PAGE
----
This Artificial Kidney Could Eliminate The Need For Kidney Dialysis

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Kidneys are the most powerful chemical factories in our bodies. Therefore, we must keep them healthy and safe.

Their job is vital, as they filter and regulate minerals from the blood, filter waste materials, maintain overall fluid balance, and the adrenal glands above the kidneys produce hormones that are a key for producing red blood cells, provide stable blood pressure, and keep the bones healthy.

If they stop working properly, the whole body will be affected. For instance, they won’t be able to filter waste materials from the blood and they will start to accumulate in the blood. Therefore, the body will suffer from a chemical imbalance.

In an urgent case of kidney failure, a transplant is the only solution.

More than 100,000 people are waiting for a kidney transplant in the United States. The average wait-time for surgery is between three to five years.

In the meantime, while the patient is waiting for a kidney transplant, they are put on dialysis, as some of the actions of a normal kidney can be performed by this procedure. In some cases, matching donor cannot be found for patients who are a specific blood type or refuse the organ. So, they have put on life-time dialysis and have an average life expectancy of five to ten years.

Unfortunately, thirteen people die waiting for a kidney transplant every day on an average.

Scientists are concerned about these results and are working hard to find a solution. Therefore, The Kidney Project might solve this problem with a new project they are working on.

William Fissel from Vanderbilt University and Shuvo Roy from the University of California, San Francisco initiated this project.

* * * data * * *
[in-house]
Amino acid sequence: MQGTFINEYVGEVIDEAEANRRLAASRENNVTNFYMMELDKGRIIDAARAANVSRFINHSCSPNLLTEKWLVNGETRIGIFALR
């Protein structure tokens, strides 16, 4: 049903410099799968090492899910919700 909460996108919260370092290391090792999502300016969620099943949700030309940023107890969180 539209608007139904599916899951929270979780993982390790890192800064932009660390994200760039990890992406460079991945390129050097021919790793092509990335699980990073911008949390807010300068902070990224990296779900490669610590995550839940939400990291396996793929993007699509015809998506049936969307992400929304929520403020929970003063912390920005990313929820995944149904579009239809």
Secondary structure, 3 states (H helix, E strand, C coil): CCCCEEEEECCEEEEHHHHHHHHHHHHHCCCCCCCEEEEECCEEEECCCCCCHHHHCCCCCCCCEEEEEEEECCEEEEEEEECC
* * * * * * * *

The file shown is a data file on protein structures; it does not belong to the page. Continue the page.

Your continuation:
Their project consists of creating an artificial kidney. It is constructed of two components- the hemofilter, which is a blood filtration system, and a bioreactor, composed of cultured human kidney cells that are meant for other kidney functions.

The heart controls the living kidney cells along with 15 specialized microchips. The artificial kidney acts as a filter and performs all the actions of a healthy one.

They implemented living kidney cells which they hope will grow around the chip and take place of a real kidney.

Roy from The Kidney Project explained:

“The implantable bioartificial kidney is an alternative to dialysis and other externally wearable devices that would tether patients or limit their mobility.

A live kidney transplant from a matching donor is still considered one of the best treatment options for ESRD, but unfortunately, there is a shortage of organ donors that prevents transplants from being available to the vast majority of ESRD patients. Unlike transplants, our device will not require that patients be on immunosuppressive drugs to prevent rejection.”

They insert the artificial kidney into the body with a common surgery. What is most important it can determine between needed nutrients for the body and waste chemicals that need to be released.

Scientists believe that the artificial kidney works better than dialysis and it can be more permanent. Furthermore, it can be a more effective solution than a real kidney transplant.

Roy described the challenges of their project “center around keeping the device operating trouble-free after implantation beyond a few months.”

Surprisingly, the project received substantial donations from individuals, despite the $6 million in government grants. He said:

 “Their support is a testament to the acute need for a revolution in ESRD treatment, and the donations we have received are invaluable in allowing our research to progress.”

Let’s all hope this project will solve three major problems: the national health care expenses, the need for dialysis, and the organ shortage crisis.

Sources:

www.theheartysoul.com

www.healthline.com

www.sciencedaily.com

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